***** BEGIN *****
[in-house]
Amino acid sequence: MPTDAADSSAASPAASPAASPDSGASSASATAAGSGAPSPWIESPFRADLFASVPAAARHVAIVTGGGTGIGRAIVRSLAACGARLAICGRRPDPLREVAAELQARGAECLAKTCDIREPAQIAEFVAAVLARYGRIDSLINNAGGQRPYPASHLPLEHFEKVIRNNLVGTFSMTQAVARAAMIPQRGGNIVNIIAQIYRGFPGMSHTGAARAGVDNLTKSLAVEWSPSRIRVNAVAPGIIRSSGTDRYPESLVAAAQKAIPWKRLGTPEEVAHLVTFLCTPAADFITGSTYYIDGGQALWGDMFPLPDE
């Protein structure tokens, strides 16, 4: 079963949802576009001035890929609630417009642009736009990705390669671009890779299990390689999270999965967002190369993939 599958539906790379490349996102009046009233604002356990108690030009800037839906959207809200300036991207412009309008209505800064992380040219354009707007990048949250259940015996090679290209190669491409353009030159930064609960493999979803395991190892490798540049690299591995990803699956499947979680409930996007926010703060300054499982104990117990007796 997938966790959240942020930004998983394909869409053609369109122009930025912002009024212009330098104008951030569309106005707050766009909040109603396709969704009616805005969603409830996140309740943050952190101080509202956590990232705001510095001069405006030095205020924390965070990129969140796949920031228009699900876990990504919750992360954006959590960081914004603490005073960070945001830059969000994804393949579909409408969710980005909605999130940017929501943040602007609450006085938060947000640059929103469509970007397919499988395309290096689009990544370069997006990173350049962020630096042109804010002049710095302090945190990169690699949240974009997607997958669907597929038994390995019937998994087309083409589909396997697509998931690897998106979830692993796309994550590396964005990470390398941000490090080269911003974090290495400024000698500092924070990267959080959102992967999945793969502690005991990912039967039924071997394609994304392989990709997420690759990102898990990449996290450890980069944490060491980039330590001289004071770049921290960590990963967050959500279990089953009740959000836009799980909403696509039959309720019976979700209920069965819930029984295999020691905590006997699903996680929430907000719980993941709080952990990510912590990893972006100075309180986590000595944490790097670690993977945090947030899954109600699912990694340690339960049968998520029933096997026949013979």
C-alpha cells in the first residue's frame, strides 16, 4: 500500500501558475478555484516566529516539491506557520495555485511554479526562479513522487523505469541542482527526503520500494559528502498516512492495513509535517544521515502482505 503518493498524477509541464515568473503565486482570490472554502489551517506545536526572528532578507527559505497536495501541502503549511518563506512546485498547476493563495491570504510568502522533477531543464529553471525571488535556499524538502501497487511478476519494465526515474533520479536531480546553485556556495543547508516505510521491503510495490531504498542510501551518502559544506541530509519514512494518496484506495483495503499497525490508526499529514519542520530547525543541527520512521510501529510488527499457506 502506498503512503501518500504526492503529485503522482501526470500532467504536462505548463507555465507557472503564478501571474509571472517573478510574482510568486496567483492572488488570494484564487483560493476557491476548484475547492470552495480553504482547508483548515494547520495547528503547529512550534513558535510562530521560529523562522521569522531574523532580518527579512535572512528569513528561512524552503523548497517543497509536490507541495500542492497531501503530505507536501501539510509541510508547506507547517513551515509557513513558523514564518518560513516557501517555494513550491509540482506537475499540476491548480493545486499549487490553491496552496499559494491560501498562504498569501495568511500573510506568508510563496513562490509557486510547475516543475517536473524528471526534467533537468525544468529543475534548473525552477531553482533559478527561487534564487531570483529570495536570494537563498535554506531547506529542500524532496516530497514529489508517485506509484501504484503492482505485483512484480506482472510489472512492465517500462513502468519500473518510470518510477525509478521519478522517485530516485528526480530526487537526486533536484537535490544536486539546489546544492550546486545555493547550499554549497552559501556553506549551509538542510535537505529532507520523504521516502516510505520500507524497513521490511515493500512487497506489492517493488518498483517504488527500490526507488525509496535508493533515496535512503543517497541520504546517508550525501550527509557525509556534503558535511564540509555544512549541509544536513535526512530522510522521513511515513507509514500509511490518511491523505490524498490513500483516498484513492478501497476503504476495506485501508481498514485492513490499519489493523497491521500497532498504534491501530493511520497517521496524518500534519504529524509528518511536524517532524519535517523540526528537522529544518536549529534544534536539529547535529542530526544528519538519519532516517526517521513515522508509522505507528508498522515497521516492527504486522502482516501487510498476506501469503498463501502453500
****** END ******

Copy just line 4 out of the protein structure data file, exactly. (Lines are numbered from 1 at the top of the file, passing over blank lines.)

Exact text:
C-alpha cells in the first residue's frame, strides 16, 4: 500500500501558475478555484516566529516539491506557520495555485511554479526562479513522487523505469541542482527526503520500494559528502498516512492495513509535517544521515502482505 503518493498524477509541464515568473503565486482570490472554502489551517506545536526572528532578507527559505497536495501541502503549511518563506512546485498547476493563495491570504510568502522533477531543464529553471525571488535556499524538502501497487511478476519494465526515474533520479536531480546553485556556495543547508516505510521491503510495490531504498542510501551518502559544506541530509519514512494518496484506495483495503499497525490508526499529514519542520530547525543541527520512521510501529510488527499457506 502506498503512503501518500504526492503529485503522482501526470500532467504536462505548463507555465507557472503564478501571474509571472517573478510574482510568486496567483492572488488570494484564487483560493476557491476548484475547492470552495480553504482547508483548515494547520495547528503547529512550534513558535510562530521560529523562522521569522531574523532580518527579512535572512528569513528561512524552503523548497517543497509536490507541495500542492497531501503530505507536501501539510509541510508547506507547517513551515509557513513558523514564518518560513516557501517555494513550491509540482506537475499540476491548480493545486499549487490553491496552496499559494491560501498562504498569501495568511500573510506568508510563496513562490509557486510547475516543475517536473524528471526534467533537468525544468529543475534548473525552477531553482533559478527561487534564487531570483529570495536570494537563498535554506531547506529542500524532496516530497514529489508517485506509484501504484503492482505485483512484480506482472510489472512492465517500462513502468519500473518510470518510477525509478521519478522517485530516485528526480530526487537526486533536484537535490544536486539546489546544492550546486545555493547550499554549497552559501556553506549551509538542510535537505529532507520523504521516502516510505520500507524497513521490511515493500512487497506489492517493488518498483517504488527500490526507488525509496535508493533515496535512503543517497541520504546517508550525501550527509557525509556534503558535511564540509555544512549541509544536513535526512530522510522521513511515513507509514500509511490518511491523505490524498490513500483516498484513492478501497476503504476495506485501508481498514485492513490499519489493523497491521500497532498504534491501530493511520497517521496524518500534519504529524509528518511536524517532524519535517523540526528537522529544518536549529534544534536539529547535529542530526544528519538519519532516517526517521513515522508509522505507528508498522515497521516492527504486522502482516501487510498476506501469503498463501502453500